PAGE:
The Armed Forces of the Philippines’ modernization program (AFPMP) is assured to receive another P40 billion in fresh funding for the military’s capability-building procurement projects, according to Surigao del Sur Rep. Johnny Pimentel.
“The new money for the AFPMP in the 2023 national budget is meant to sustain the periodic payments for multi-year modernization contracts, and to make the initial payments for new acquisitions,” he said.
“There’s P40 billion in programmed appropriations for the AFPMP in next year’s budget, plus P5 billion in unprogrammed appropriations,” he added.
Meanwhile, the government should resume building school libraries to improve student reading comprehension of which the Philippines ranked last among 79 countries tested in 2018, House Deputy Speaker Ralph Recto said today.
“We should end the moratorium on building new libraries. A school without one is like a swimming pool without water,” Recto said.
Library construction, he said, has taken “a long vacation from the national budget as a distinct program with specific funding.”
In 2006, the government allocated P120 million to build 60 library hubs and 12 big learning resource centers, Recto said. The program was still highlighted in the 2014 budget of DepEd but was no longer in the years that followed, he recalled.
For the military, programmed appropriations have definite funding sources, while unprogrammed appropriations provide standby authority for the Department of National Defense (DND) to incur additional obligations for modernization projects, Pimentel cited.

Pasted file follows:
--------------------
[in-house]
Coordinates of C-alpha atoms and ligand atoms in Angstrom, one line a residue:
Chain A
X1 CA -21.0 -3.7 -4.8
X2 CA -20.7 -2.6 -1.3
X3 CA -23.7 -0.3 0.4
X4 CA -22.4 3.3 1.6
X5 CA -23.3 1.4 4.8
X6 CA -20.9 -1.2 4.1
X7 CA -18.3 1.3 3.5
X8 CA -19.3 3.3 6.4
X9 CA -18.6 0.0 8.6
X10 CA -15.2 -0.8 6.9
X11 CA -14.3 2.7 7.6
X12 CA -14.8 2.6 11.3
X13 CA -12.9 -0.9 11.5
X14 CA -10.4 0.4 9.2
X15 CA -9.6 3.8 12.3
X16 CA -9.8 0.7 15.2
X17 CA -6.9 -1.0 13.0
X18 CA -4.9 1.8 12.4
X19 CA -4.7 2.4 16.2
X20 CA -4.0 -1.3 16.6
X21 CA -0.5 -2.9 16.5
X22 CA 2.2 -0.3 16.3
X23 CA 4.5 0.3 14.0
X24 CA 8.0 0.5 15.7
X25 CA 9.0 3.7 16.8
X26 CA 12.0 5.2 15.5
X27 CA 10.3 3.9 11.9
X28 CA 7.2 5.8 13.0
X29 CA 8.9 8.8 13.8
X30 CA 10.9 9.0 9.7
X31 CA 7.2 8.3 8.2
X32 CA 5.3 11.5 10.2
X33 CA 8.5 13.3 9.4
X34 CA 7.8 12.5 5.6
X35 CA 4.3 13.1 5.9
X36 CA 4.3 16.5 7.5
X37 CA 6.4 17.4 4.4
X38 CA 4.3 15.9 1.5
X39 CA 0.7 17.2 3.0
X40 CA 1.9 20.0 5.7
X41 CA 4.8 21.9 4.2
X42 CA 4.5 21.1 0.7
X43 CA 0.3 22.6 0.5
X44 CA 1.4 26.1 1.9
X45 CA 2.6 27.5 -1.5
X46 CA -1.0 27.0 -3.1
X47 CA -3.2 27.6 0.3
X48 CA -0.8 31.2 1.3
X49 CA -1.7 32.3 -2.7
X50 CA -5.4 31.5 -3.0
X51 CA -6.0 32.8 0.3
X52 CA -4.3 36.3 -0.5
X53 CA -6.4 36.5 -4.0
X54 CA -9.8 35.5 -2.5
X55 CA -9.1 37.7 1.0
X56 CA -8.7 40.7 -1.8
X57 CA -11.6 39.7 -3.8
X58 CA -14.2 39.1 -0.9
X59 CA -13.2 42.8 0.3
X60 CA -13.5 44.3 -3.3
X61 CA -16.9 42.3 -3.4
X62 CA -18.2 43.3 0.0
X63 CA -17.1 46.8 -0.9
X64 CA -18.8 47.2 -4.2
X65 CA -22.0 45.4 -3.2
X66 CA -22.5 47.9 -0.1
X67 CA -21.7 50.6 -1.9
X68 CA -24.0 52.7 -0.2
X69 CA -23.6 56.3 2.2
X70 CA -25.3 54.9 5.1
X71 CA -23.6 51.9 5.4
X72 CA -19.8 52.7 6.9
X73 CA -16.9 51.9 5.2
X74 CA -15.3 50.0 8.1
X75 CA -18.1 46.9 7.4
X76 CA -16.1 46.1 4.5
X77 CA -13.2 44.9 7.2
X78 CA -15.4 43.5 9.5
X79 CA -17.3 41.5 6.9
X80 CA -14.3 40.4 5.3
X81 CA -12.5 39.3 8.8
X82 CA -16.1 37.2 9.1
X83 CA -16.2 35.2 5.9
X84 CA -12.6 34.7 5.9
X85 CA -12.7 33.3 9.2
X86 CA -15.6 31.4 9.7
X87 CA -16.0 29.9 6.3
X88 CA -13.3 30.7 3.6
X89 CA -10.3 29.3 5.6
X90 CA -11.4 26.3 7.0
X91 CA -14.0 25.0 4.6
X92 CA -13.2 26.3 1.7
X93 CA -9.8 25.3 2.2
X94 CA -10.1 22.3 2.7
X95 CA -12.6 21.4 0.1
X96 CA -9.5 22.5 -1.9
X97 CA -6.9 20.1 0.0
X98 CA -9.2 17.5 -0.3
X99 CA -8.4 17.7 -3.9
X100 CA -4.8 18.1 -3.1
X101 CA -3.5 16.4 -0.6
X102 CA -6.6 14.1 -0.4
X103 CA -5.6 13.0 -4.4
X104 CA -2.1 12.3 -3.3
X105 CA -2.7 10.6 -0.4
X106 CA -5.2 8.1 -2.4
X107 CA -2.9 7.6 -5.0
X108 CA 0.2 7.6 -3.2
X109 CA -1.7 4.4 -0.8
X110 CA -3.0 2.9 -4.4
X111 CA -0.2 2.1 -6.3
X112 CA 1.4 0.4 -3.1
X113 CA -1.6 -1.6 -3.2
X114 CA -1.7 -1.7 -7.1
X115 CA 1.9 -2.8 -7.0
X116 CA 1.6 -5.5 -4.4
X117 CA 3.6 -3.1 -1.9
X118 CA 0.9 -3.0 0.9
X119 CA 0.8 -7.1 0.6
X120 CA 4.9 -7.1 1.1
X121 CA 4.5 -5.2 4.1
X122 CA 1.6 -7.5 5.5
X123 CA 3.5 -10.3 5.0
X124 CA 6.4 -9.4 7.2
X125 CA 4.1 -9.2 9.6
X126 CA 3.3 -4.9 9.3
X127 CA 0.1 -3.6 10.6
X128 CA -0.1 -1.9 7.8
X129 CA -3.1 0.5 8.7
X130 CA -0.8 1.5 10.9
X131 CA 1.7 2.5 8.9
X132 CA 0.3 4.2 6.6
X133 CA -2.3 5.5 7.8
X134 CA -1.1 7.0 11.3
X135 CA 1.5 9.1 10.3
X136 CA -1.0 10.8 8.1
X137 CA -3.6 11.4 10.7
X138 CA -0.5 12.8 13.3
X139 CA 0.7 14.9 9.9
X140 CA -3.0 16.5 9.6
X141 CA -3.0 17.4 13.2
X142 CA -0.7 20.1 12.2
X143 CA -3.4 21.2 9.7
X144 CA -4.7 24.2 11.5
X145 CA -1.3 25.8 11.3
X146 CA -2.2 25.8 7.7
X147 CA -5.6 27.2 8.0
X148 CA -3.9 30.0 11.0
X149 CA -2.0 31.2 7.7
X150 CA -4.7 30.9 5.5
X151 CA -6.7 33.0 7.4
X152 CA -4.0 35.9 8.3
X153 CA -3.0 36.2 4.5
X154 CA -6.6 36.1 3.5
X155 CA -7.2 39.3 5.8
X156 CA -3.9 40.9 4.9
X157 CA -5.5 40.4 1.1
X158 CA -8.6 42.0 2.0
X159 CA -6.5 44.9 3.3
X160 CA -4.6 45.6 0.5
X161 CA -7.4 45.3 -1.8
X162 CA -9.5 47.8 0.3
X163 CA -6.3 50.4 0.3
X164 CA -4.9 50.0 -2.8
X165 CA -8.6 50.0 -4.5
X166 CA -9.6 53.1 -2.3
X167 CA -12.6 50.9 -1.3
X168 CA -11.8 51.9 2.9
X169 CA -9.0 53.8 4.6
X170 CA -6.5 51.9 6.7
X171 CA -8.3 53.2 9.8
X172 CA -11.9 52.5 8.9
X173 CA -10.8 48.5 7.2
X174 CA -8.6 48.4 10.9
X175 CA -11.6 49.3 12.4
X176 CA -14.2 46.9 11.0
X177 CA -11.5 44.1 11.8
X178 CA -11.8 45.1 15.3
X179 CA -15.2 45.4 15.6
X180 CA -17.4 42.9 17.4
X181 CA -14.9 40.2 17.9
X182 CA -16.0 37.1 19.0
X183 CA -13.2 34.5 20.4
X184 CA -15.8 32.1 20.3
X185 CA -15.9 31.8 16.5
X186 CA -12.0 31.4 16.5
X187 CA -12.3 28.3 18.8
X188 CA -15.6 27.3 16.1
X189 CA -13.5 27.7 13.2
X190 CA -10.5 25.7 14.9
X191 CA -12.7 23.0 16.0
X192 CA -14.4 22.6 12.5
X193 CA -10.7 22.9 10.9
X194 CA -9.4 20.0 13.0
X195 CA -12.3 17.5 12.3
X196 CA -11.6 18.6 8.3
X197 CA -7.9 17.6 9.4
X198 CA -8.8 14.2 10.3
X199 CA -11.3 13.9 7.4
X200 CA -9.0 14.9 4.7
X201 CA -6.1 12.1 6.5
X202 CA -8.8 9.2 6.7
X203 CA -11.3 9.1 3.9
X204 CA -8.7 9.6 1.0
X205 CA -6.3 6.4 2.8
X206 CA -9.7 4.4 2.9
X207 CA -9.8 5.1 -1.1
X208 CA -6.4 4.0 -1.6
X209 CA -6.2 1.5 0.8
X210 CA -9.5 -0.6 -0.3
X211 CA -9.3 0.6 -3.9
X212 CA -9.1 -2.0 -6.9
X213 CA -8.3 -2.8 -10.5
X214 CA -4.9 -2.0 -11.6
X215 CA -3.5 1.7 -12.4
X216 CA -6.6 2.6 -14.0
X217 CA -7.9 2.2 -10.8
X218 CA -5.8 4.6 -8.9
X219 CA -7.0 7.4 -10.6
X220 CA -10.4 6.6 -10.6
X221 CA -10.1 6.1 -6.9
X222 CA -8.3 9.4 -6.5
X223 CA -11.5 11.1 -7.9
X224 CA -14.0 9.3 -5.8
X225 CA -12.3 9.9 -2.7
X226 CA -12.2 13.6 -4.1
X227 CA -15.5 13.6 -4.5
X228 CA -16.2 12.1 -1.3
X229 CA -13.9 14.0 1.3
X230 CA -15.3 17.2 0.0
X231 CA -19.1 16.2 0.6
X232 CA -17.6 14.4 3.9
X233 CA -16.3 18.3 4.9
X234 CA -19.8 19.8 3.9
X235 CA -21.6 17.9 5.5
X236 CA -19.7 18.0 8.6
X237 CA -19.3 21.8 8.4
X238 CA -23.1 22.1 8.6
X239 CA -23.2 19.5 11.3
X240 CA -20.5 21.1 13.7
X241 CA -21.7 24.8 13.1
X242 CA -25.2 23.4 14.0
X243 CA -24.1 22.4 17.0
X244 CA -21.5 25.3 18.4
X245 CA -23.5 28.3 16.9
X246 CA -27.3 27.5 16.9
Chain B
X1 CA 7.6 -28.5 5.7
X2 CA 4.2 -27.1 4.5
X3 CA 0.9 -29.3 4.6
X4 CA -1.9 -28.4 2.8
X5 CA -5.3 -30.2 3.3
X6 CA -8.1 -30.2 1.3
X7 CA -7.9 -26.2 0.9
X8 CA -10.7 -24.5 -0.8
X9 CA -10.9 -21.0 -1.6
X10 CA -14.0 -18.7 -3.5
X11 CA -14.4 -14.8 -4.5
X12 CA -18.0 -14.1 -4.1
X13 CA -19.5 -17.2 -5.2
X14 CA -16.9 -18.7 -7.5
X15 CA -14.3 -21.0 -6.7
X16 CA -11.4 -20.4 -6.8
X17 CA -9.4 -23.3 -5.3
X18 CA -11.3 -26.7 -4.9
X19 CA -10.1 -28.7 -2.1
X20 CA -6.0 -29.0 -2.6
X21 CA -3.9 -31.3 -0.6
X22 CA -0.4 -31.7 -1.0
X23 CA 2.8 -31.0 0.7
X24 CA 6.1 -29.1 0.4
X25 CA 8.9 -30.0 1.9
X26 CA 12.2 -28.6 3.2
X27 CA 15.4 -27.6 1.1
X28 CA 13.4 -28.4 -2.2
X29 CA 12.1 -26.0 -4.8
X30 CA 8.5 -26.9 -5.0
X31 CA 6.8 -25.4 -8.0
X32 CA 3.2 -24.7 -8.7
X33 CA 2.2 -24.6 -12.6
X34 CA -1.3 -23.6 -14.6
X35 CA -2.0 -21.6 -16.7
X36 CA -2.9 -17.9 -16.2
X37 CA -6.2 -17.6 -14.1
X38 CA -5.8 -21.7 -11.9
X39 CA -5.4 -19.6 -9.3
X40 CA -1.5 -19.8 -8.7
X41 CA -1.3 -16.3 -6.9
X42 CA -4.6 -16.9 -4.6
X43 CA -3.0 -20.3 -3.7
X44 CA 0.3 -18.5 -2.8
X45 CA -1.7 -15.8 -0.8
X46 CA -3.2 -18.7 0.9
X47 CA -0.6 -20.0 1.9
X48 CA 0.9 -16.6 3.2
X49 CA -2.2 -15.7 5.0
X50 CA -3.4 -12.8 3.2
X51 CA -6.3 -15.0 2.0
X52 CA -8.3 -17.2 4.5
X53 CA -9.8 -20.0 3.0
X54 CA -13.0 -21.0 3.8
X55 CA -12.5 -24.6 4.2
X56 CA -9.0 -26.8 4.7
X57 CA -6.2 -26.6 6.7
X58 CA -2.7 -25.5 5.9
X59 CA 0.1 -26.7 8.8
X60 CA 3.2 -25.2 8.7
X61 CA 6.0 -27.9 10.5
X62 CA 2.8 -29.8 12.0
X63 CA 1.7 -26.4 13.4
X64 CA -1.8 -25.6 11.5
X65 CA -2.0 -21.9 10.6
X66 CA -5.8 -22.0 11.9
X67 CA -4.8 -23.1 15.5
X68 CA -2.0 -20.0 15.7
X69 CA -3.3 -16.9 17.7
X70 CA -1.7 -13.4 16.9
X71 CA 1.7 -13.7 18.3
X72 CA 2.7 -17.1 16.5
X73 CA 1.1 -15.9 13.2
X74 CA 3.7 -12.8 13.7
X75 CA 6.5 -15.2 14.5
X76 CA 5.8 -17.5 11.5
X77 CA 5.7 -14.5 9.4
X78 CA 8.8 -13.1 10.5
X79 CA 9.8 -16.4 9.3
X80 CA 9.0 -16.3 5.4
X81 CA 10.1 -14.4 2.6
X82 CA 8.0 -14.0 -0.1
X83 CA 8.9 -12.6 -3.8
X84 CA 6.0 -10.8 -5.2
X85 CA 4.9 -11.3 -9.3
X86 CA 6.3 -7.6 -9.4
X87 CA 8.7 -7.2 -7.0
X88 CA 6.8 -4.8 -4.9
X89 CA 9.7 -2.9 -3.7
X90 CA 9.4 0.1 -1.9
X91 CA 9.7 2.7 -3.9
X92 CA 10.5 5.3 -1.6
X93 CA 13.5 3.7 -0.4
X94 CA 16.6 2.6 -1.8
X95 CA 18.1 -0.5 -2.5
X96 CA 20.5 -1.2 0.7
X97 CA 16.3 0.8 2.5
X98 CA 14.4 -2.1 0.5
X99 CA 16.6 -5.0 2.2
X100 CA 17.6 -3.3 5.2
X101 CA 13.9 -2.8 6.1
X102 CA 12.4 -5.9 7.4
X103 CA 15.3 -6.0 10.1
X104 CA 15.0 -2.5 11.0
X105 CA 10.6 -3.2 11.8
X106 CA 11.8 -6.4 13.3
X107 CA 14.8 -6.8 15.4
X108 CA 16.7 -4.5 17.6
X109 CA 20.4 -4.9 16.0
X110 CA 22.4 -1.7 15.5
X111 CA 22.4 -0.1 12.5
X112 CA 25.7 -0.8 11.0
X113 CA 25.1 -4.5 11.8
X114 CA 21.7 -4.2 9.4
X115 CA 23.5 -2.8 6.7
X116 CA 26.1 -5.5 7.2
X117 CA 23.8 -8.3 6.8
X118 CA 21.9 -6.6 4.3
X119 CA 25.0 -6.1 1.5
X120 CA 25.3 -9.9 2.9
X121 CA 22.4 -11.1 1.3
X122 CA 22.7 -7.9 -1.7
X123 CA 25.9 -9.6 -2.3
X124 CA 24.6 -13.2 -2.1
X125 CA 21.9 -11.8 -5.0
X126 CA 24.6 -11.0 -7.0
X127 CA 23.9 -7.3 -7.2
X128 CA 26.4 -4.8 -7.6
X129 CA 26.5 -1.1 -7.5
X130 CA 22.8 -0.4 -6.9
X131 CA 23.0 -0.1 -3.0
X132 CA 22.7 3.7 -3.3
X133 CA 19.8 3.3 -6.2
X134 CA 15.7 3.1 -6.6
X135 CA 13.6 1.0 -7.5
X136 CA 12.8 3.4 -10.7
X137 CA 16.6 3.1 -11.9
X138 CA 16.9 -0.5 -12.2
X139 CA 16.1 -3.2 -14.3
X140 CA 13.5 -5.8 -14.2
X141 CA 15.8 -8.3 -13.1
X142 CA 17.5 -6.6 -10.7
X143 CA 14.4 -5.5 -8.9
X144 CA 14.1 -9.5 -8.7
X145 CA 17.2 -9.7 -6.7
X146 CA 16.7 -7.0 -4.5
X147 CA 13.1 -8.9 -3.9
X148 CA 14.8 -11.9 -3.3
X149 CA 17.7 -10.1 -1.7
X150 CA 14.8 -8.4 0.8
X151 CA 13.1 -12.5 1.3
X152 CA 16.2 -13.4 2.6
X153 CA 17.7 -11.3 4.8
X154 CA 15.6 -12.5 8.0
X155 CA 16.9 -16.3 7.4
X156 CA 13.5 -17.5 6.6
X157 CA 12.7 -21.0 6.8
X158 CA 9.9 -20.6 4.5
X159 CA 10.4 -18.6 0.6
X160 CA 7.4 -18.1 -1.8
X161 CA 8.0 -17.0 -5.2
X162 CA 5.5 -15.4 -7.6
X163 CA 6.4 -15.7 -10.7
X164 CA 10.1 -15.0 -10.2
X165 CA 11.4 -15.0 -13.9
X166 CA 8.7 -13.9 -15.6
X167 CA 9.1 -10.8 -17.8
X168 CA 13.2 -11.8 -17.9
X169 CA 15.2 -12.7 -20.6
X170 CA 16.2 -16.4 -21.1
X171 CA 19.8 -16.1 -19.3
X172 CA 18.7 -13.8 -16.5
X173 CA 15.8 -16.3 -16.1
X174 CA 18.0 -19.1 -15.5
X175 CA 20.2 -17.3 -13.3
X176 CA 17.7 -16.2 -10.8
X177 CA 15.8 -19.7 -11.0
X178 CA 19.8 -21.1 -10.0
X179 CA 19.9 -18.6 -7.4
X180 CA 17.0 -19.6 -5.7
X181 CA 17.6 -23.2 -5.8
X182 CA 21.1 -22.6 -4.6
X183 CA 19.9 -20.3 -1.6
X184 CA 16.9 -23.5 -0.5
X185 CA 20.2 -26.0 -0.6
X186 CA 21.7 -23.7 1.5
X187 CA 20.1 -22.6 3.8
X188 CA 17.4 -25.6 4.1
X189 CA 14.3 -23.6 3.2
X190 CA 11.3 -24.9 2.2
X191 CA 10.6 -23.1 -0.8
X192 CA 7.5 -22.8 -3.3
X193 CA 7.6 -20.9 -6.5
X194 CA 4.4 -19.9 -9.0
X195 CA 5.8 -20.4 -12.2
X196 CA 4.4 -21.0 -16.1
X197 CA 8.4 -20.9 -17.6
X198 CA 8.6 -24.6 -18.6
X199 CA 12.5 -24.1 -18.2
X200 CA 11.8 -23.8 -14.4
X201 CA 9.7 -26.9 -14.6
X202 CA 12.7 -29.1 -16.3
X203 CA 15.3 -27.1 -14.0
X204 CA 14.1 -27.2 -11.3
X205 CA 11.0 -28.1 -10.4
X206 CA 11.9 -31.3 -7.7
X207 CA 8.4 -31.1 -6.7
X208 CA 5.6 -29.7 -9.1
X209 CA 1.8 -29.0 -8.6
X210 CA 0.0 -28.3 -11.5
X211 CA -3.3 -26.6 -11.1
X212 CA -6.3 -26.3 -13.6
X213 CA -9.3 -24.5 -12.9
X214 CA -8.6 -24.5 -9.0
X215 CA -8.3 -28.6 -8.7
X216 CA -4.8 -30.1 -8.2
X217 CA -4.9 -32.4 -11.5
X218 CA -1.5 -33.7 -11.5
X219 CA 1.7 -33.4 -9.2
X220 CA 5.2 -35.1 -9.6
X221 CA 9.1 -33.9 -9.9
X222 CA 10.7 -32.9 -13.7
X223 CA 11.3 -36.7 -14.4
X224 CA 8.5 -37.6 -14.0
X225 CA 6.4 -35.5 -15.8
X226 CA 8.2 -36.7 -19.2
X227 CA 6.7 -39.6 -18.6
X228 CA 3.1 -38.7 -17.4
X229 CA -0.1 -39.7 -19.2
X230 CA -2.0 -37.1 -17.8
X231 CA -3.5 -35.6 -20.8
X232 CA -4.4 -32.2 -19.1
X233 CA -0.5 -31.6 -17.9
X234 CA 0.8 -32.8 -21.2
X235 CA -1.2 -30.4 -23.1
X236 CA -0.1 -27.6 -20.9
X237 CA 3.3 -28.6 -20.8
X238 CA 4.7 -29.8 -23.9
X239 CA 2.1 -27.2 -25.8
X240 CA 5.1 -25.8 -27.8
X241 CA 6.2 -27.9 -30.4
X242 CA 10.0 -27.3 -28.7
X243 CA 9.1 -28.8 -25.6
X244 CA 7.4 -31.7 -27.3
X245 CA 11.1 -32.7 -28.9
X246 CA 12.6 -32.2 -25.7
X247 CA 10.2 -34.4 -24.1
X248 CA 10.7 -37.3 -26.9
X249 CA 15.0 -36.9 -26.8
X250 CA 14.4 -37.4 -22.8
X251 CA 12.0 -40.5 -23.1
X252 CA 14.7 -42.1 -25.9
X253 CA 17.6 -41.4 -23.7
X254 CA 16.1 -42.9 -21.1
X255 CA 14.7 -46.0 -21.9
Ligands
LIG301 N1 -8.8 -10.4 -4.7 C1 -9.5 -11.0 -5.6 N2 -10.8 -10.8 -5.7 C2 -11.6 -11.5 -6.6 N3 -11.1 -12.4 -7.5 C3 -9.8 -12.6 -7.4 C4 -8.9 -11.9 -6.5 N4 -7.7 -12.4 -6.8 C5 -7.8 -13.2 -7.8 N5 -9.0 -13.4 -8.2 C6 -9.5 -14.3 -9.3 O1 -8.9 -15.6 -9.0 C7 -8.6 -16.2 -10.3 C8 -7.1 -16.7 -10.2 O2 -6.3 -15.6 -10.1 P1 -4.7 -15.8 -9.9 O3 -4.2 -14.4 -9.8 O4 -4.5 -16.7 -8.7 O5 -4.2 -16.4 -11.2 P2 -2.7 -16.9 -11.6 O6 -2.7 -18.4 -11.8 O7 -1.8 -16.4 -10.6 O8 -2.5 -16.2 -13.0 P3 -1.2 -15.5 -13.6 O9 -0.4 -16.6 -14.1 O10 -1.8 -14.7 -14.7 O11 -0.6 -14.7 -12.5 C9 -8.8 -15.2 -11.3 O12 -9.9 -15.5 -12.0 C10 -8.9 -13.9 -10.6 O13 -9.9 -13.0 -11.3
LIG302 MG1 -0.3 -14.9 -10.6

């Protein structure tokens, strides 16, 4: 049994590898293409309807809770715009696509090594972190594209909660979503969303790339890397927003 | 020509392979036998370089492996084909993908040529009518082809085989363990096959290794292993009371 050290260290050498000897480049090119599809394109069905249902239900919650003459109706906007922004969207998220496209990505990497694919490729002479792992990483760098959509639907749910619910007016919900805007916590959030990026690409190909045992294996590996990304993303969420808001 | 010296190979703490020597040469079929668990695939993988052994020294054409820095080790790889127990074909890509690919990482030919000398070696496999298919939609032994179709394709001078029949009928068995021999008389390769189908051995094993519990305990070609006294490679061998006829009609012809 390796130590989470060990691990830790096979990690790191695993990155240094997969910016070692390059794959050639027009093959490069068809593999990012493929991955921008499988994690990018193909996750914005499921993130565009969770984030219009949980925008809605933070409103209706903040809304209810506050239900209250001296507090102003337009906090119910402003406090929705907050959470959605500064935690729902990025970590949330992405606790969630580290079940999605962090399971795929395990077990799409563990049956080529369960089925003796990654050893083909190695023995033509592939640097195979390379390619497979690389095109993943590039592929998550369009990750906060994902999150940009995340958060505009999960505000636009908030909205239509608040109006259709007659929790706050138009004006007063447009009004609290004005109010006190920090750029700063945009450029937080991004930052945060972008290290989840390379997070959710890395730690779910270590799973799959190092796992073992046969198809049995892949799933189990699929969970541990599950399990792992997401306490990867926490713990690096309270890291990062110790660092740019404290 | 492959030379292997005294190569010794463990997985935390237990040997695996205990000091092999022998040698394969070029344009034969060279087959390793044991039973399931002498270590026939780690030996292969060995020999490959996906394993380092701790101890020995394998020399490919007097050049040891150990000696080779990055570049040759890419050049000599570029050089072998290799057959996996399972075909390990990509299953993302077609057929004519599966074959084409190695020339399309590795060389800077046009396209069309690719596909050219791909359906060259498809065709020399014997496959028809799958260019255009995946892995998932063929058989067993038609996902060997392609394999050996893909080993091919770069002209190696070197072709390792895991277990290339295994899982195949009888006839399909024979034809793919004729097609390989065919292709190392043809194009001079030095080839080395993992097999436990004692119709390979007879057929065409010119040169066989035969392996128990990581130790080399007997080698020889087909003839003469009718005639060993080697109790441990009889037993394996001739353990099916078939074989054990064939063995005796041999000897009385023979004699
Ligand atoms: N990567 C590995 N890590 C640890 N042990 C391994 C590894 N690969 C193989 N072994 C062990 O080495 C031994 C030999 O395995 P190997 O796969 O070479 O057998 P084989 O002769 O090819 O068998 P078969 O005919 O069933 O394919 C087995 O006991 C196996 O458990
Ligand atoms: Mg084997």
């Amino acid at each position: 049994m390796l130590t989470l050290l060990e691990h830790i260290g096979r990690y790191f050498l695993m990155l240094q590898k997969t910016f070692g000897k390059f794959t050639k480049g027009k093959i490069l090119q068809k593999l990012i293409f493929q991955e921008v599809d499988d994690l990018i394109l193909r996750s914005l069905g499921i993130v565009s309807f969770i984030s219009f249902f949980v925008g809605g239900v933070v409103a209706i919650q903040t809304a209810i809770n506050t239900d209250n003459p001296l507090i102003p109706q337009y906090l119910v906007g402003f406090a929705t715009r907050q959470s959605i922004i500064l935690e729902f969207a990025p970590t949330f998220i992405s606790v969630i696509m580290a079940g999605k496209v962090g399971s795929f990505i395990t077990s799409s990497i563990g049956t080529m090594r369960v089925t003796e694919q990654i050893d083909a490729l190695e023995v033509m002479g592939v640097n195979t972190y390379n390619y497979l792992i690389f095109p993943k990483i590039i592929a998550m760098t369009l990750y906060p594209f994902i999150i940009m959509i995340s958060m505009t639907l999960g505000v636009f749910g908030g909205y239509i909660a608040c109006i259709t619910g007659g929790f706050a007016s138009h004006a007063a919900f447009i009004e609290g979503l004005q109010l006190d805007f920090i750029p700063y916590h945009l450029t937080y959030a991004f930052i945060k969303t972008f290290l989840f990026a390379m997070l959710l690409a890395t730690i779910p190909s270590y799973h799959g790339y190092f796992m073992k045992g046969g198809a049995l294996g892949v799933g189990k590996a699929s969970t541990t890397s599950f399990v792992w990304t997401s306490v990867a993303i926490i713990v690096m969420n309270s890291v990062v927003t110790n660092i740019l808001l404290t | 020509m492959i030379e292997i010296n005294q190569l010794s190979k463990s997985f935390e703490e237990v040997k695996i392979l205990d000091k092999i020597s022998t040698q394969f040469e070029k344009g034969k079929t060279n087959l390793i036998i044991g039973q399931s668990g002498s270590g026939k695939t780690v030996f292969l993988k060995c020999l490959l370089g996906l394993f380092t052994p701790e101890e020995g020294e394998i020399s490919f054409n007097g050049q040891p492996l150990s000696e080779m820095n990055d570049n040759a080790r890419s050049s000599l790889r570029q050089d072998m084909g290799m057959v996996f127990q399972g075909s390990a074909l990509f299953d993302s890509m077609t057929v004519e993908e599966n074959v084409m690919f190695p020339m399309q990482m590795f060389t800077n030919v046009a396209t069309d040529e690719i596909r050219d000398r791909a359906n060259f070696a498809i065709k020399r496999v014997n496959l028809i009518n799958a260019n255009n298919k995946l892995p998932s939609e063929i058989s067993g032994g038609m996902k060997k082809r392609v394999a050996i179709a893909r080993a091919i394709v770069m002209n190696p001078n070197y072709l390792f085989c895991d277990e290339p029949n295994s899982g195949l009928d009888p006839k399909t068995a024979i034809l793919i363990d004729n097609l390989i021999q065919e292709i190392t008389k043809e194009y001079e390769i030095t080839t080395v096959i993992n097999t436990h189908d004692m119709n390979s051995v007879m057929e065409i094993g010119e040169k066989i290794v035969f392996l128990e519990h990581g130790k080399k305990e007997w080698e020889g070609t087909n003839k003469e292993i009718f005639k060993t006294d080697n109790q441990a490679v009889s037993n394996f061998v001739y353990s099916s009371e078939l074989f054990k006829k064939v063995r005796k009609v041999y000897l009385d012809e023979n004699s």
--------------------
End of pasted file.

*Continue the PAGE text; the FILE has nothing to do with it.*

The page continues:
The unprogrammed appropriations would be released only when extra funding becomes available, such as when government revenue collections exceed targets, or when new foreign loans or grants are approved, he noted.
This year, the AFPMP has P29 billion and P10 billion in programmed and unprogrammed appropriations, respectively.
Pimentel said he backs bigger modernization projects for the Philippine Navy and the Philippine Marines Corps in the years ahead.
“We need a naval force capable of deterring potential foreign aggressors at sea,” he said.
“Being an archipelagic nation, we are most vulnerable to external threats coming from the sea. We are seeing this vulnerability now in the West Philippine Sea, where we have difficulty defending and enforcing our sovereign rights,” he added.
In December 2021, the DND signed a P28-billion contract with South Korea’s Hyundai Heavy Industries Co. Ltd. for the procurement of two brand-new corvettes capable of conducting anti-ship, anti-submarine, and anti-aircraft missions.
In January this year, the DND also inked an P18.9-billion deal with India’s BrahMos Aerospace for the delivery of three brand-new shore-based supersonic ramjet missile batteries.
The DND in June this year also signed a P30-billion contract with Hyundai for the acquisition of six brand-new 94.4-meter offshore patrol vessels for the Philippine Navy.